A Theory of Noise Trading in Securities Markets



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    • Anderson Graduate School of Management, University of California, Los Angeles. I would like to thank Michael Brennan, Mark Grinblatt, David Hirshleifer, Bruce Miller, Mark Miller, Eduardo Schwartz, and Sheridan Titman, as well as an anonymous referee, for their helpful comments. All remaining errors are, of course, my own.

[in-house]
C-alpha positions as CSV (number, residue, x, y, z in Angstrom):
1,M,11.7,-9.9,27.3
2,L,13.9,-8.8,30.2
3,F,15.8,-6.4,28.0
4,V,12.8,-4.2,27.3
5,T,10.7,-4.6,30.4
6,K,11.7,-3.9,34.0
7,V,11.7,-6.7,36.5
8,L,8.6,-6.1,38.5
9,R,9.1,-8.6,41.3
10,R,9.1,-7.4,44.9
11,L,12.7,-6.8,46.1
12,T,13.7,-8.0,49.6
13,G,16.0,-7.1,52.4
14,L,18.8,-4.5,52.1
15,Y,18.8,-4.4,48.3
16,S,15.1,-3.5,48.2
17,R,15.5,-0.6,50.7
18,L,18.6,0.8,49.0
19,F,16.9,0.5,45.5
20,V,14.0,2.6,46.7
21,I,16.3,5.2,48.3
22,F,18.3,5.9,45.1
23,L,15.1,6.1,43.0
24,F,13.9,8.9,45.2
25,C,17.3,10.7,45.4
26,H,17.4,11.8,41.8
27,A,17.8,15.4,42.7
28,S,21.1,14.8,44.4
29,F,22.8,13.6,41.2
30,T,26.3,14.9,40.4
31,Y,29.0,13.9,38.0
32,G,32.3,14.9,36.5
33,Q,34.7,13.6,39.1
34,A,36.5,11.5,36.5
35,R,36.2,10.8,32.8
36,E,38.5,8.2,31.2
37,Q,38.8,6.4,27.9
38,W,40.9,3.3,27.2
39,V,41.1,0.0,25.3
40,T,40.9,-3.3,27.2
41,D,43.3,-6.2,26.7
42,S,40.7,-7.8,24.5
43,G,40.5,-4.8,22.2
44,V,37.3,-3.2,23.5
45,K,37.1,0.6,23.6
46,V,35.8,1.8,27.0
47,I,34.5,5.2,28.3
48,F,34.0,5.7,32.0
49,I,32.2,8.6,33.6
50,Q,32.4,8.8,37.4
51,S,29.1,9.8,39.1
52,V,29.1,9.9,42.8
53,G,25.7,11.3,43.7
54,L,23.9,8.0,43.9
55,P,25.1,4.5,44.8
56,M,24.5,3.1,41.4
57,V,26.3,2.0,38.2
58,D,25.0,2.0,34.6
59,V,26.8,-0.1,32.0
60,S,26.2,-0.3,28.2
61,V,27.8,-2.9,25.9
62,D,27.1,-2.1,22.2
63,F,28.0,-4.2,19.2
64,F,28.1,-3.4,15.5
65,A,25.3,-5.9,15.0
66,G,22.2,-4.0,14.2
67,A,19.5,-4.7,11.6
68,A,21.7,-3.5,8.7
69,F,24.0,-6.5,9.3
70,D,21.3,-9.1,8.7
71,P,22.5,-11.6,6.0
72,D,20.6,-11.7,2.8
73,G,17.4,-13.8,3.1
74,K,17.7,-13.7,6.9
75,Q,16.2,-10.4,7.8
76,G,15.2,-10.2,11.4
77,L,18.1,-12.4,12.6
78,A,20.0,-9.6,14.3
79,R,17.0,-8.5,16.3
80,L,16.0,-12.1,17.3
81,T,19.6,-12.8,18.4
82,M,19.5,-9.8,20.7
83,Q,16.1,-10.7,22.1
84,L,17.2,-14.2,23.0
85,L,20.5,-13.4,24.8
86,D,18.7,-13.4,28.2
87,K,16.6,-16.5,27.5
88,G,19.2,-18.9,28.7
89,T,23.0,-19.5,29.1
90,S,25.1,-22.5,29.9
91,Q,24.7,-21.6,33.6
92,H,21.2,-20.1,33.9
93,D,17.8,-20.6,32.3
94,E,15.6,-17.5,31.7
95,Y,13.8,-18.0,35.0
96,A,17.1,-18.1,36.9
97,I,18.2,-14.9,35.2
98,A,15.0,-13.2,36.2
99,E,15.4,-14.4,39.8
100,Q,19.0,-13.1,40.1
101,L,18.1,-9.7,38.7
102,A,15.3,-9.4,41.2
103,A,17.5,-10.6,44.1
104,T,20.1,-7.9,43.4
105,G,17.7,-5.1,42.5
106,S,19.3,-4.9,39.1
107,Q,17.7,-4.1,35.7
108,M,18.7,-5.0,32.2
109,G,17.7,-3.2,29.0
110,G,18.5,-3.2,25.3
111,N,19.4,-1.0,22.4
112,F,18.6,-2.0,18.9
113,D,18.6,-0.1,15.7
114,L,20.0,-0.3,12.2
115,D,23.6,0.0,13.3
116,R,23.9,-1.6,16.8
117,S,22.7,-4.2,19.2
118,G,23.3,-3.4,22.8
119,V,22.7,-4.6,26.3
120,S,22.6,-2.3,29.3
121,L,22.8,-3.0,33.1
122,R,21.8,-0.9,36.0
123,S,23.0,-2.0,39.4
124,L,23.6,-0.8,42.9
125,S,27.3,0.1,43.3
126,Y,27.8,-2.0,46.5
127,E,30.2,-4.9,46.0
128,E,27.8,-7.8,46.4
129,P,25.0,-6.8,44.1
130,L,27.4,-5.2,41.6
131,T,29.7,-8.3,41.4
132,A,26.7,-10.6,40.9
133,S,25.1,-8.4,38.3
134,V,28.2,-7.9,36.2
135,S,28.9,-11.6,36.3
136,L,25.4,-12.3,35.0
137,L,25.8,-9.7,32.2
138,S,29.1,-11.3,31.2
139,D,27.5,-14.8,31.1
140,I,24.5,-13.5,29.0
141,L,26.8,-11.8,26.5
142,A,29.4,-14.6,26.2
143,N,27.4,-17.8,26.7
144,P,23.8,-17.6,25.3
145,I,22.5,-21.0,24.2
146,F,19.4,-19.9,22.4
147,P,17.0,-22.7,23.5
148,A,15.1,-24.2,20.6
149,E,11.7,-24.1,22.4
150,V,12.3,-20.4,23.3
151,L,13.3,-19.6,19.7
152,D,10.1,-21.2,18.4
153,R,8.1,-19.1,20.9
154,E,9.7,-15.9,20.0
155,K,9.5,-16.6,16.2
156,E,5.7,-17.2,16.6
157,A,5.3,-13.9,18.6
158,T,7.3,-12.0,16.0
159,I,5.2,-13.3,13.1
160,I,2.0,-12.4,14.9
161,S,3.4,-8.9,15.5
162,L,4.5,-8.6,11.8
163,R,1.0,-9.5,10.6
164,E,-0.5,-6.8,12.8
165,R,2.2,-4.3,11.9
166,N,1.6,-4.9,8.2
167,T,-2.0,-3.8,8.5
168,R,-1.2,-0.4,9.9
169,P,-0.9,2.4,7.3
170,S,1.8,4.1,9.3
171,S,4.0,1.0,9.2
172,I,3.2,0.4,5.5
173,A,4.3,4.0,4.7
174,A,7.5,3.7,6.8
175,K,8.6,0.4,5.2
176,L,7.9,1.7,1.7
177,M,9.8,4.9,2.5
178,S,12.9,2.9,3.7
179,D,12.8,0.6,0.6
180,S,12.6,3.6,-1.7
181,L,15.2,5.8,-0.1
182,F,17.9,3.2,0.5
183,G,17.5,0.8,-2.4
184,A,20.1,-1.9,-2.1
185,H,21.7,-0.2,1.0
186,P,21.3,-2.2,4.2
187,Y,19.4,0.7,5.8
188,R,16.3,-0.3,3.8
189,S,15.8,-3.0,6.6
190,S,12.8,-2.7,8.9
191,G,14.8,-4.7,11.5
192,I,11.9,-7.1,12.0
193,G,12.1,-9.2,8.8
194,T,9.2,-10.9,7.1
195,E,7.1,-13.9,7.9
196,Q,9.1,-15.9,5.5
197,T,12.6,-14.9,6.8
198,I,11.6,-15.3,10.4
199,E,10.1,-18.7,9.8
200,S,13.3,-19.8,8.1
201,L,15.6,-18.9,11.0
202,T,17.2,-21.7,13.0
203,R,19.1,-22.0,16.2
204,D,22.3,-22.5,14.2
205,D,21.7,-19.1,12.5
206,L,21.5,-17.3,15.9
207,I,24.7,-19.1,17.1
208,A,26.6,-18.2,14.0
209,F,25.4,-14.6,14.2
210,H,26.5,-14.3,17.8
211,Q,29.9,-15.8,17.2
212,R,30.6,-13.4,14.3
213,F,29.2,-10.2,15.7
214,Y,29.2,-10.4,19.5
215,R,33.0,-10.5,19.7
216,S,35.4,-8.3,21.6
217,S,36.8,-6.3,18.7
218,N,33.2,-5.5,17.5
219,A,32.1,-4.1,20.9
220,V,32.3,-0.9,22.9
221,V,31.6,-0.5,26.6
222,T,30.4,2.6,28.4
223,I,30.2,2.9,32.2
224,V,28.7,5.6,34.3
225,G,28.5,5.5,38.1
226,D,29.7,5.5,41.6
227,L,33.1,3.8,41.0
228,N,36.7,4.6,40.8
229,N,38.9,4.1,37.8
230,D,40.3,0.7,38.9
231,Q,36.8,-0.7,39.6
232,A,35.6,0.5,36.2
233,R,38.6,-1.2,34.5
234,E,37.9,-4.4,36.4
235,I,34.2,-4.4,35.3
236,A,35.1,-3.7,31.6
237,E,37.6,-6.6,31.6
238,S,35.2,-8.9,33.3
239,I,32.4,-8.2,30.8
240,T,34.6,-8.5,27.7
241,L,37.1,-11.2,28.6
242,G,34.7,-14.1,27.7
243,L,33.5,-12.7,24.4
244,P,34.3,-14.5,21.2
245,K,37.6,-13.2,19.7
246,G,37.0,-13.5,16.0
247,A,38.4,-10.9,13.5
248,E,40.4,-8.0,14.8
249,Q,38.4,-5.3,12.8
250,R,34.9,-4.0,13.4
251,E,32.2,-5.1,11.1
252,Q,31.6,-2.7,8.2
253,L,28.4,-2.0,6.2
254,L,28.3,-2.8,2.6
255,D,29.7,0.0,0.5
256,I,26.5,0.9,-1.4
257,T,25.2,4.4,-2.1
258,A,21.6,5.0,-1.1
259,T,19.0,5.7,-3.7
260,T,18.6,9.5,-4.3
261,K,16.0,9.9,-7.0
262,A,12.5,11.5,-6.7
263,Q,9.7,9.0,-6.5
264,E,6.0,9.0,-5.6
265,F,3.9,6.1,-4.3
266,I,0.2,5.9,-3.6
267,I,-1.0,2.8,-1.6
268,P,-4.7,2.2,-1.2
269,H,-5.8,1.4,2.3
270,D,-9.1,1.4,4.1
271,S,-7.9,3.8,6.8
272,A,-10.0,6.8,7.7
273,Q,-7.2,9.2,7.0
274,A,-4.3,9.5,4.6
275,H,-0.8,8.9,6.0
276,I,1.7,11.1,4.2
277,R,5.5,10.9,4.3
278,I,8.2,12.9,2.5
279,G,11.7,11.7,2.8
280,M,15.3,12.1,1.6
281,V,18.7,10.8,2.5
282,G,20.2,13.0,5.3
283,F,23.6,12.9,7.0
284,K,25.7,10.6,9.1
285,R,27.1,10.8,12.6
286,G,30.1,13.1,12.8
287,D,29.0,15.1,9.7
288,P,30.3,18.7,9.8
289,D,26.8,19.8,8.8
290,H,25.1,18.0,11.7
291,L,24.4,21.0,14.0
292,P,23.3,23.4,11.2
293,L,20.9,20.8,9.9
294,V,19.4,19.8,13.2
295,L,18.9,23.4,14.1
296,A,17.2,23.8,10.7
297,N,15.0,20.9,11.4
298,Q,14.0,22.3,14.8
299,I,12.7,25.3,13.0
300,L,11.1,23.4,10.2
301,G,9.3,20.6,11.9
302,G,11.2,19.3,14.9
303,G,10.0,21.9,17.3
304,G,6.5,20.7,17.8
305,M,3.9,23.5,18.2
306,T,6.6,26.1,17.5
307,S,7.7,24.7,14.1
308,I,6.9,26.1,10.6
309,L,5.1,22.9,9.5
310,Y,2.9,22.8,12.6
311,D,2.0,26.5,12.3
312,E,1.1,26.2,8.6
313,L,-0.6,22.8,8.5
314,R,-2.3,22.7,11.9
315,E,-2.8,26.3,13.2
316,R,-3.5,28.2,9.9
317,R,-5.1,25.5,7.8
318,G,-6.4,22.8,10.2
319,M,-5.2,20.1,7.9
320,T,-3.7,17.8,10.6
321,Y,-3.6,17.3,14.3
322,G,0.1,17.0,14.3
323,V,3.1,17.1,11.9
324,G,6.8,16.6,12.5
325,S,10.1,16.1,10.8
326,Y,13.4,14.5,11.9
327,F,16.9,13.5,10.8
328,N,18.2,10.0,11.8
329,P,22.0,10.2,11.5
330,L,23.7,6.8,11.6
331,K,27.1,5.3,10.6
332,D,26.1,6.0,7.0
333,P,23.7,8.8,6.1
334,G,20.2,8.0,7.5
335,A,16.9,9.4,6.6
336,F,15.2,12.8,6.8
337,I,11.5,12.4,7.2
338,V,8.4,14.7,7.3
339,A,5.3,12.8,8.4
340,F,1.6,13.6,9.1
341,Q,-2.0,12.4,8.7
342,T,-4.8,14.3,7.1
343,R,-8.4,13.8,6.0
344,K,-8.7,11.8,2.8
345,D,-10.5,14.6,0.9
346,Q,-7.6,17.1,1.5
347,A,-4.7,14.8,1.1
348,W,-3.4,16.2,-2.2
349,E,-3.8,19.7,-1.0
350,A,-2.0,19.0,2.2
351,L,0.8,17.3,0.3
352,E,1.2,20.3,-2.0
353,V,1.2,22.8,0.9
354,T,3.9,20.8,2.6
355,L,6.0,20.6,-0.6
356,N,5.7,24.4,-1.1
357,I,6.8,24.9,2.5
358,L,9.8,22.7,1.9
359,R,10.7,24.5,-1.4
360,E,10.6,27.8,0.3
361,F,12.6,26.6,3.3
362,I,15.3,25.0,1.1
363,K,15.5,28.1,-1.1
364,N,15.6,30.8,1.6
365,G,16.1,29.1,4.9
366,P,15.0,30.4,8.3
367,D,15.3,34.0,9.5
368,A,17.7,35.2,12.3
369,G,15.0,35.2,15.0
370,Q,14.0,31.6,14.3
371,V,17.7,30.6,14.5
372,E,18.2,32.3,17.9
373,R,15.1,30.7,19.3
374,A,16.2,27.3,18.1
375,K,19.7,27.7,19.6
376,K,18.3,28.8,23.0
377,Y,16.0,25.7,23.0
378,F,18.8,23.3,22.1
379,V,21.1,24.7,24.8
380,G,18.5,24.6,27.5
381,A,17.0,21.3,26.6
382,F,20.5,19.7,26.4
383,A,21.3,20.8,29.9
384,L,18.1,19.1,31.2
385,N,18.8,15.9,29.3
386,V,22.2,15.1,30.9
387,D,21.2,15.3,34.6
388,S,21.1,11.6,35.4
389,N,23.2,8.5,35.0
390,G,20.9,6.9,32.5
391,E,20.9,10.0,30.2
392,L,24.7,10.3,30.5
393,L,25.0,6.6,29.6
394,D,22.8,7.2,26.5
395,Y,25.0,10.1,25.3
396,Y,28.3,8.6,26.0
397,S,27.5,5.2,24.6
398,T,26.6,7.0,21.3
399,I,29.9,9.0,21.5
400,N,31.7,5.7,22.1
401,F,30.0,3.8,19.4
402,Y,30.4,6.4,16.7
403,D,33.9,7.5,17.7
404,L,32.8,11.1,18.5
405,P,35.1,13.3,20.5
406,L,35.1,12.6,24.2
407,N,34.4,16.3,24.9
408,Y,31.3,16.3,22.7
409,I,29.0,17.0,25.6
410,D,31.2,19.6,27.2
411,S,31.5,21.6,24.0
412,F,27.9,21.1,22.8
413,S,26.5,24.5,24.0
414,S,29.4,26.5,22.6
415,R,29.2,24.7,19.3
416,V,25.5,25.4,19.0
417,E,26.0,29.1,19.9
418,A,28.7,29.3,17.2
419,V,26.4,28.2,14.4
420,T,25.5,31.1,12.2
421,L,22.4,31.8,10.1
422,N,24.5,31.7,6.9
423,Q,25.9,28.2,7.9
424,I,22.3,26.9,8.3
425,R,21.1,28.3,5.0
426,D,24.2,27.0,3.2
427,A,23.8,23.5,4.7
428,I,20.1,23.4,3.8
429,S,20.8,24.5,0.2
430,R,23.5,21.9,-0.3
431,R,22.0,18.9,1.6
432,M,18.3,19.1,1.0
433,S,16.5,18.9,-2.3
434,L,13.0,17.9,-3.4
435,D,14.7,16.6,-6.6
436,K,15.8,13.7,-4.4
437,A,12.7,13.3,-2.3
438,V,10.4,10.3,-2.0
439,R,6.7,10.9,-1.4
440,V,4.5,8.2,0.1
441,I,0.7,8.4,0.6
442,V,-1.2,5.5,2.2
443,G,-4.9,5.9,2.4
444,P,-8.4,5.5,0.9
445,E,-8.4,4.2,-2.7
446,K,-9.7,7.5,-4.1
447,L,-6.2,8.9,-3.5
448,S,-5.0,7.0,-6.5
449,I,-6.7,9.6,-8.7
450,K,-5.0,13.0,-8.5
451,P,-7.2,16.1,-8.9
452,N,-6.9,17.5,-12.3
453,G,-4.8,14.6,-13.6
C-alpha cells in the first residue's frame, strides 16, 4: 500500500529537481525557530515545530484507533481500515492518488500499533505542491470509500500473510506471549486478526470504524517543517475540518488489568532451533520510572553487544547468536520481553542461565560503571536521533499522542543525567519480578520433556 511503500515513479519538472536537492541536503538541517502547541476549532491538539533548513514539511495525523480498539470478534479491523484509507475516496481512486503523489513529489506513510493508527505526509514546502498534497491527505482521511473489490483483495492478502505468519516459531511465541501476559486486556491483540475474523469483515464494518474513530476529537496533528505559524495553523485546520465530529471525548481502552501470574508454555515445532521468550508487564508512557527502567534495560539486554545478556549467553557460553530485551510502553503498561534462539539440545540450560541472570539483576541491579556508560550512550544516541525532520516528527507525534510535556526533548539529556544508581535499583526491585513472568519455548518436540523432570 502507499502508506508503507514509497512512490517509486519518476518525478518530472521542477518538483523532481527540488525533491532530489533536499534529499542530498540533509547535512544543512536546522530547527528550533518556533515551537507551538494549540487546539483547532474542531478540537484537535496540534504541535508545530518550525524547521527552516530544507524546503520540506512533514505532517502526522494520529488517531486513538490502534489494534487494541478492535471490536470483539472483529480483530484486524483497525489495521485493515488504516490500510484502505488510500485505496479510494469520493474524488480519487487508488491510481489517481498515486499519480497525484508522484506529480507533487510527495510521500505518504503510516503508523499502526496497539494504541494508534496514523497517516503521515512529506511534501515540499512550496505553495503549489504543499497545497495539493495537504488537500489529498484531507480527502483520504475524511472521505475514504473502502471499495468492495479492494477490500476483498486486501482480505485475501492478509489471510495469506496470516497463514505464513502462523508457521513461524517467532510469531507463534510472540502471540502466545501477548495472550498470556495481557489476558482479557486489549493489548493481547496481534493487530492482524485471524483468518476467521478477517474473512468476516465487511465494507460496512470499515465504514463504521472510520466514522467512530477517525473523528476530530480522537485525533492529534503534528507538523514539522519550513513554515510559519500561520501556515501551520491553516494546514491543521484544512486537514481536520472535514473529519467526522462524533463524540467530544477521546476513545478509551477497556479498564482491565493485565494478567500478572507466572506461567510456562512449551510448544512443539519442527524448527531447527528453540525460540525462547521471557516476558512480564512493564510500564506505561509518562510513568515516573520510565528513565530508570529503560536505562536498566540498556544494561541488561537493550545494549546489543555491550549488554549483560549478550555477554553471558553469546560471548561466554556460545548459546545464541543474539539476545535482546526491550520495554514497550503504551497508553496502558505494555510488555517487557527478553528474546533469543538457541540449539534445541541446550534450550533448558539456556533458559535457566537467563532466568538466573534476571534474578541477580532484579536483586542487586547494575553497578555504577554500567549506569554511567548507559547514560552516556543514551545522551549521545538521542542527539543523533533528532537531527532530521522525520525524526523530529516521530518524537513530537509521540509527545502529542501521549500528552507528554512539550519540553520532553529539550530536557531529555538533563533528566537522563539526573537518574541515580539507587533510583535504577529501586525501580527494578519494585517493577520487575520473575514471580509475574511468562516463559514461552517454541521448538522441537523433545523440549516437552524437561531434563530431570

In a recent article, Black [1] introduces a type of trading that he terms noise trading. He asserts that noise trading, which he defines as trading on noise as if it were information, must be a significant factor in securities markets. However, he does not provide an explanation of why any investors would rationally want to engage in noise trading. The goal of this paper is to provide such an explanation for one type of investor, managers of investment funds. As shown here, the incentive for a manager to engage in noise trading arises because of the positive signal that the level of the manager's trading provides about his or her ability to collect private information concerning current and potential investments. If the manager's compensation is directly related to investors' perceptions of his or her ability, the manager will then trade more frequently than is justified on the basis of his or her private information. In addition to providing this explanation for noise trading, the results of this analysis may also be useful for further empirical exploration of the relation between investment fund portfolio turnover and subsequent performance.